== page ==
I now have synesthesia, a neurological condition where your senses get mixed up. Sometimes when people talk to me, I see their voices as colored shapes provoked by the emotions of the speakers, not by the words themselves. I have what amounts to a primitive lie detector. After three years, I don't pay a whole lot of attention to the colors and shapes of other people's feelings, unless they don't match up with their words.
When Garrett Asplundh's body is found under a San Diego bridge, Robbie Brownlaw and his partner, McKenzie Cortez, are called on to the case. After the tragic death of his child and the dissolution of his marriage, Garrett - regarded as an honest, straight-arrow officer - left the SDPD to become an ethics investigator, looking into the activities of his former colleagues. At first his death, which takes place on the eve of a reconciliation with his ex, looks like suicide, but the clues Brownlaw and Cortez find just don't add up. With pressure mounting from the police and the city's politicians, Brownlaw fights to find the truth, all the while trying to hold on to his own crumbling marriage. Was Garrett's death an "execution" or a crime of passion, a personal vendetta or the final step in an elaborate cover-up?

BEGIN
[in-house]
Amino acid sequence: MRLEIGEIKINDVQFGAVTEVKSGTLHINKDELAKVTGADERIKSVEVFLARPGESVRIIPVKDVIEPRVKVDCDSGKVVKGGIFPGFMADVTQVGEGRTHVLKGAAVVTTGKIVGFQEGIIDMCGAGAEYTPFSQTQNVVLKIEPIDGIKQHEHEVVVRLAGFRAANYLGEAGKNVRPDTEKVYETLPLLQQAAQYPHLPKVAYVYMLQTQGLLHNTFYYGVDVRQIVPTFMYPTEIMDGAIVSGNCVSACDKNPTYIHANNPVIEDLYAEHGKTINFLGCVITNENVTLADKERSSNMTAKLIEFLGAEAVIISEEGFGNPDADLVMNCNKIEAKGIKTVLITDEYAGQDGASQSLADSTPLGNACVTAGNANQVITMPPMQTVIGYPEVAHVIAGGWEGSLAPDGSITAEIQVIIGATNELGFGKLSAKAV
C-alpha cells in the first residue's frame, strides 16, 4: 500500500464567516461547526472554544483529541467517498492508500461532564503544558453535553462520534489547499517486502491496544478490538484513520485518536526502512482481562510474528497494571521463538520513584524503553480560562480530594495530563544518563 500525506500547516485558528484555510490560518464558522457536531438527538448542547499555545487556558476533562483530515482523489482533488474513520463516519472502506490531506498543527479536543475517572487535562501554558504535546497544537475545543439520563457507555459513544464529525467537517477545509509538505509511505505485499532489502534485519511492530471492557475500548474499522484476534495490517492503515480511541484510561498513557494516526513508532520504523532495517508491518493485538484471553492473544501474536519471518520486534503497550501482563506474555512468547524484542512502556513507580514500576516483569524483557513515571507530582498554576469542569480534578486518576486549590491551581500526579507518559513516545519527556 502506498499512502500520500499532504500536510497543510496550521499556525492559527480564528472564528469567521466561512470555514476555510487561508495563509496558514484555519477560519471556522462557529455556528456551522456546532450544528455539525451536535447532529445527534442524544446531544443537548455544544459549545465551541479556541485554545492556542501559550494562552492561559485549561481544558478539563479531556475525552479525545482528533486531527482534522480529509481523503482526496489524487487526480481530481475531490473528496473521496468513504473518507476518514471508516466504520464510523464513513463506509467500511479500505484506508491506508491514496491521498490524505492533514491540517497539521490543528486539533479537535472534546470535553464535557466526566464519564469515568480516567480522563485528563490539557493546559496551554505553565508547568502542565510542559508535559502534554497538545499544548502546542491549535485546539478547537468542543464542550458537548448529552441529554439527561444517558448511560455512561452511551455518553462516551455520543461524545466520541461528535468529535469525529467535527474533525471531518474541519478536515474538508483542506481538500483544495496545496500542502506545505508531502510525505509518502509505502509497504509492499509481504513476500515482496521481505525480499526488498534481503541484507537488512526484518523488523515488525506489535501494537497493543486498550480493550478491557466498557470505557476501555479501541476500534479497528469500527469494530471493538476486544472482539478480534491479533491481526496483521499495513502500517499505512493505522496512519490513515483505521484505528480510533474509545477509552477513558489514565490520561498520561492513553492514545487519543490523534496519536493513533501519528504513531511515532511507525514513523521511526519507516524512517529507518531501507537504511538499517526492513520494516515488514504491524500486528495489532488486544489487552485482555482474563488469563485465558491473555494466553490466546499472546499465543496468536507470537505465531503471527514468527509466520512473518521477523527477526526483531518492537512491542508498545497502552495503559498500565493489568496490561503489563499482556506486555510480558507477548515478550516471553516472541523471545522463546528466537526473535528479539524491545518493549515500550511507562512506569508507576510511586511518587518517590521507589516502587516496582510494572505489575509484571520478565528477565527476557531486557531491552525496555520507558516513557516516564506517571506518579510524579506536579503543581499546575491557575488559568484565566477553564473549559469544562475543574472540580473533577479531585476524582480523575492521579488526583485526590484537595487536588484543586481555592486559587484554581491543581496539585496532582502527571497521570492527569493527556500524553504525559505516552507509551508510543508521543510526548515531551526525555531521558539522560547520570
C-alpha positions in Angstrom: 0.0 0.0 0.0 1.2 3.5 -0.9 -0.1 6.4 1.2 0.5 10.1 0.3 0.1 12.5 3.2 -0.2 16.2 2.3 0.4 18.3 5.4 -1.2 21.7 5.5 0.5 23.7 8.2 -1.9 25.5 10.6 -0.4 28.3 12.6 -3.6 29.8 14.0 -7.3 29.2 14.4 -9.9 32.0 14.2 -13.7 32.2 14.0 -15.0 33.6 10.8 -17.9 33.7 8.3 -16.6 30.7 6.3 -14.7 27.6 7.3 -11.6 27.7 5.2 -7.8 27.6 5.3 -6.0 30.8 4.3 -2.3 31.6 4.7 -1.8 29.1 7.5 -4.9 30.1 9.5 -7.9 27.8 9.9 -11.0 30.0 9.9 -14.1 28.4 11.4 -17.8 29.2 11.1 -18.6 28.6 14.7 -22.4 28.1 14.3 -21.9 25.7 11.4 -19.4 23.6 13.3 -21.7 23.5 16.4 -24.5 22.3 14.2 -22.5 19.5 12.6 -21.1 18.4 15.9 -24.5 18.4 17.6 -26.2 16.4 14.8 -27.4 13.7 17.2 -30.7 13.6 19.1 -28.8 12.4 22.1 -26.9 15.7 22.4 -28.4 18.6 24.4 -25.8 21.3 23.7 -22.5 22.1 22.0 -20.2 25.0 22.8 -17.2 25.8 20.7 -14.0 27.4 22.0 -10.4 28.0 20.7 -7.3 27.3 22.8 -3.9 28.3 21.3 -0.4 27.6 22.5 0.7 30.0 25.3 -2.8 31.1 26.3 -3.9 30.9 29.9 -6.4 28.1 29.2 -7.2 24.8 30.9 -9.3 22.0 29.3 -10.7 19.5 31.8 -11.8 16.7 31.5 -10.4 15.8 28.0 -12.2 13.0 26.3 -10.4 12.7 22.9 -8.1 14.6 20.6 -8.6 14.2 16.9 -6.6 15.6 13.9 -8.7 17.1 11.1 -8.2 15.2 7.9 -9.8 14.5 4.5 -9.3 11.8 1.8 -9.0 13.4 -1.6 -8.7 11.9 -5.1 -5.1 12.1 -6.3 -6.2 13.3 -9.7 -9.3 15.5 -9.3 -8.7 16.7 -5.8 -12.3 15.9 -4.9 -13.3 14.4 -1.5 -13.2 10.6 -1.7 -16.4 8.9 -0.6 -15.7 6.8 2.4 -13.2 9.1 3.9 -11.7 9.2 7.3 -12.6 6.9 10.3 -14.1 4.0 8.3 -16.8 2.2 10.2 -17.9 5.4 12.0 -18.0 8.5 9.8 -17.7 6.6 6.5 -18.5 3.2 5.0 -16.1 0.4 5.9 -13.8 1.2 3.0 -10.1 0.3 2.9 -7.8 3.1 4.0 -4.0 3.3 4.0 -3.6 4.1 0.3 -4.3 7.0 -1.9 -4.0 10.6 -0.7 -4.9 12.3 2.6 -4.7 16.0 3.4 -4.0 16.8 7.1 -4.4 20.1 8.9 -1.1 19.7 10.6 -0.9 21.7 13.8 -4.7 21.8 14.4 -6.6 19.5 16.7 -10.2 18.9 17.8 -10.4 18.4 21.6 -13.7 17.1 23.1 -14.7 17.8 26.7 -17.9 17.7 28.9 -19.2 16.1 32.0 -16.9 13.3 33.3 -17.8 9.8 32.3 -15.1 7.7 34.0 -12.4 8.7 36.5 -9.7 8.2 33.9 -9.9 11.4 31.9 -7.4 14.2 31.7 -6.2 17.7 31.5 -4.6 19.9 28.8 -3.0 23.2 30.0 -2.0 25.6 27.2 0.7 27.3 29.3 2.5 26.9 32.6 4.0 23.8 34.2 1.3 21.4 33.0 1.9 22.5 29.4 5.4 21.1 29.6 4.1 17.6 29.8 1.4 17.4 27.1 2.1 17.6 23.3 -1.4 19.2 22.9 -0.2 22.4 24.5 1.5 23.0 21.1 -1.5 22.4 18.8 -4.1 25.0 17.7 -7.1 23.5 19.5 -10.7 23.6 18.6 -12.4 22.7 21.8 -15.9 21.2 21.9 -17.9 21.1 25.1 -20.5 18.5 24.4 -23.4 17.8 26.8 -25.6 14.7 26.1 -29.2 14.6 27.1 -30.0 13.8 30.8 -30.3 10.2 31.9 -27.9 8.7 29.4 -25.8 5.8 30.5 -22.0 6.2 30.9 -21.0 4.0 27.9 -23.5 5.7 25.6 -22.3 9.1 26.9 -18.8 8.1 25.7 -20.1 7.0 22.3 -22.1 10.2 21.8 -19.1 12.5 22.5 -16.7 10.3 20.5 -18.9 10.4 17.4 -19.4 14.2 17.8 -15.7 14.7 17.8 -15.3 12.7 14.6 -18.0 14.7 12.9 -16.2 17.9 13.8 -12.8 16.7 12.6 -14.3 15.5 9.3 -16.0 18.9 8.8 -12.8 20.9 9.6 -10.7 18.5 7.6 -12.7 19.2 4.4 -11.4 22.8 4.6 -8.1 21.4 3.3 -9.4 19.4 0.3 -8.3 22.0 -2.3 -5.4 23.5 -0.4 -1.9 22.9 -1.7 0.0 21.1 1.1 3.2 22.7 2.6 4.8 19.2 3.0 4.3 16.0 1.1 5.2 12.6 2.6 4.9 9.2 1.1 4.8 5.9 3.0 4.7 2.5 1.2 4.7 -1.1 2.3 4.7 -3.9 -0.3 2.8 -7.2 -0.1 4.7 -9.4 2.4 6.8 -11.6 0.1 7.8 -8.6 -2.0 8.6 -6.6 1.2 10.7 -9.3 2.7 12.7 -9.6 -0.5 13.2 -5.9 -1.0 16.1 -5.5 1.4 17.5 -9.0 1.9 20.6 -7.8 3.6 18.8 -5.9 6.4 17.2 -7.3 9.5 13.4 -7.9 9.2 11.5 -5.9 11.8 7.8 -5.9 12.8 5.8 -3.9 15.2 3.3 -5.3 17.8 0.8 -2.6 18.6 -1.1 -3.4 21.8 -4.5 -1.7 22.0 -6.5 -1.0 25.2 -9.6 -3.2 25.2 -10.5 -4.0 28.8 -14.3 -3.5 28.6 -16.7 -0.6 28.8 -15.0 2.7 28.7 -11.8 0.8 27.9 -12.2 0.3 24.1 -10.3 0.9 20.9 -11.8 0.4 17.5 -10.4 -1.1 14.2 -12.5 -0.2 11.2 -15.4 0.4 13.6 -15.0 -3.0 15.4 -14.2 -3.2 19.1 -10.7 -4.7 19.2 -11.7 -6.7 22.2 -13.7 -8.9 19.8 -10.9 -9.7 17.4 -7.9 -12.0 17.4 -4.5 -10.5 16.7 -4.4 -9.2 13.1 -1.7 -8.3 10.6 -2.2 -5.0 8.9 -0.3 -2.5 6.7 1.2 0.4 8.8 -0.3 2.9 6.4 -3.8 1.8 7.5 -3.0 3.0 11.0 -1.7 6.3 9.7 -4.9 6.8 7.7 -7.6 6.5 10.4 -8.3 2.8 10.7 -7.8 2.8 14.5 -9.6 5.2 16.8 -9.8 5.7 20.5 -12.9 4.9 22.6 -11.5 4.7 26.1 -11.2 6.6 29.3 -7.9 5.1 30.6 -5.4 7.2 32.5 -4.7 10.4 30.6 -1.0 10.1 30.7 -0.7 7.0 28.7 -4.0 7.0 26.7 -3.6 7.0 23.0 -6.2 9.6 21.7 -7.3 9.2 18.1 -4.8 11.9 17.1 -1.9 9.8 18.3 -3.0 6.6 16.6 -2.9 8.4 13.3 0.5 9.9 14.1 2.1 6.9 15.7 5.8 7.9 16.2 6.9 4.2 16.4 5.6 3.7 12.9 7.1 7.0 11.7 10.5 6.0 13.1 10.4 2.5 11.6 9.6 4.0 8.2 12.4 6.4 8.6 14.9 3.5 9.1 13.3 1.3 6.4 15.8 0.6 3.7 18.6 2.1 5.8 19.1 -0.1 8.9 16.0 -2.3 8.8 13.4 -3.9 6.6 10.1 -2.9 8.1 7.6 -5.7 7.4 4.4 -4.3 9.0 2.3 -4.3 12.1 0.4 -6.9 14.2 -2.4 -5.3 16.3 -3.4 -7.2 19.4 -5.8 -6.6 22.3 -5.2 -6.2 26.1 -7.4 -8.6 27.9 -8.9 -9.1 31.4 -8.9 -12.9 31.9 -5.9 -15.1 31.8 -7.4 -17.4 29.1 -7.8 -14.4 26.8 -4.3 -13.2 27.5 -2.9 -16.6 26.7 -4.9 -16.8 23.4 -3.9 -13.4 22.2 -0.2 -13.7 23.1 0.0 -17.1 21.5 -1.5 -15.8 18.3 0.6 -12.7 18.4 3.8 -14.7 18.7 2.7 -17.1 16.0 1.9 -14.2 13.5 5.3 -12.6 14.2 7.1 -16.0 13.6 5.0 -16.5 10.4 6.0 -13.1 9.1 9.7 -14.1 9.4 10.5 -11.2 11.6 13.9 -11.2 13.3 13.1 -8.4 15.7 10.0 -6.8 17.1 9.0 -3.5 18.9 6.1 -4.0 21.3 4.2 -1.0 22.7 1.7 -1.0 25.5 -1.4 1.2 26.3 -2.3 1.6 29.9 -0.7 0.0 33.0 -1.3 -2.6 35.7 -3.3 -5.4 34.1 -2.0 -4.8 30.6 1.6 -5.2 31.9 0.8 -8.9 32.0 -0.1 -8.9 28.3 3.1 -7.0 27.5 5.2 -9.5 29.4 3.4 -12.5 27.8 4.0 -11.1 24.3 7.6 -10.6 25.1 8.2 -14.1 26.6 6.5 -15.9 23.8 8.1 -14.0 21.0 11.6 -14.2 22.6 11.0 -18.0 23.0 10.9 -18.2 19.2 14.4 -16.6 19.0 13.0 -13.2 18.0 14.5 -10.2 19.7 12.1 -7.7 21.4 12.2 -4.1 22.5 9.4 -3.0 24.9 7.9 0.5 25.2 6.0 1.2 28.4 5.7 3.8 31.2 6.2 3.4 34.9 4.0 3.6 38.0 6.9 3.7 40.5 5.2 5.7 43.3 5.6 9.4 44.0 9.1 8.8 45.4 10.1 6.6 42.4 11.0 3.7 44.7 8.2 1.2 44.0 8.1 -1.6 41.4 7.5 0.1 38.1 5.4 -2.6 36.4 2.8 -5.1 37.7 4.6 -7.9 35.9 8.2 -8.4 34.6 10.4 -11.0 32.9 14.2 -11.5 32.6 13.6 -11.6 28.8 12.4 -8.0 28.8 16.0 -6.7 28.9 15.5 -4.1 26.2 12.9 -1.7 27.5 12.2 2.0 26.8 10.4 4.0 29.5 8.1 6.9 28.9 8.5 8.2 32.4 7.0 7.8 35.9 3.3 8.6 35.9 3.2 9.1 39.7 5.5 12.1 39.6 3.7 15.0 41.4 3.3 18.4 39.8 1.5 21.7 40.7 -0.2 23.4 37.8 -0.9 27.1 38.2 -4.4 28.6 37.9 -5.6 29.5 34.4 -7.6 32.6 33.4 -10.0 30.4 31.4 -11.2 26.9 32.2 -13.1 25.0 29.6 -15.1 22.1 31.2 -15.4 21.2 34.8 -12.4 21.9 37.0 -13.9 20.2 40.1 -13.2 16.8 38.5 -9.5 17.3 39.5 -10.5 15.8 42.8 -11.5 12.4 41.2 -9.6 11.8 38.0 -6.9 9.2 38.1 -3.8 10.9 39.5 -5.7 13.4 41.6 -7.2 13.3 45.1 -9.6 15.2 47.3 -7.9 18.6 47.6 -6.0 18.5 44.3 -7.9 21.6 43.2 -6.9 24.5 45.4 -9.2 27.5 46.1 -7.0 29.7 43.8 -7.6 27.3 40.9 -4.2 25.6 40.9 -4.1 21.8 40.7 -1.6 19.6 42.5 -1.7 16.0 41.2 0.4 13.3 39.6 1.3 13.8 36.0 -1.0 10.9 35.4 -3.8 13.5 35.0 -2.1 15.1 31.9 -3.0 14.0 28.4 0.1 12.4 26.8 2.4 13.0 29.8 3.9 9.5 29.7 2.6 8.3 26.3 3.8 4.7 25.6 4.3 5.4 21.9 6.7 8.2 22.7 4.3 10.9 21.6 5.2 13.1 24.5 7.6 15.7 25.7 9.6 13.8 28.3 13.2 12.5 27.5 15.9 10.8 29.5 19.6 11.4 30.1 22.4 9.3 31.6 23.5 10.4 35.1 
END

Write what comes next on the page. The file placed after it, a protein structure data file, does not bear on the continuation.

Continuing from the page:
©2006 T. Jefferson Parker; (P)2006 Brilliance Audio, Inc.
This book would have been much more enjoyable if two of its characters had been eliminated, or at least minimized or viewed differently by the protagonist. The adoration of his cheesy, shallow, bimbo wife Gina, and of his beloved "city", San Diego, were a little hard for me to take. I call San Diego a character because the author used it as such in the book. Come on, SD may be big for a small town, but that's really all it is. There is a blandness to the book's setting that I don't feel when I read books based in LA, SF, NY, or other major cities. And Gina - she should have been dumped her in the beginning of the book. Robbie's constant attempts at pleasing her with expensive trinkets made him look like a fool. Actually, there seemed to be too much babble throughout the book about expensive toys. I don't think I'll read anything more by TJ Parker.
The book was well performed by the excellent narrator, David Colacci.
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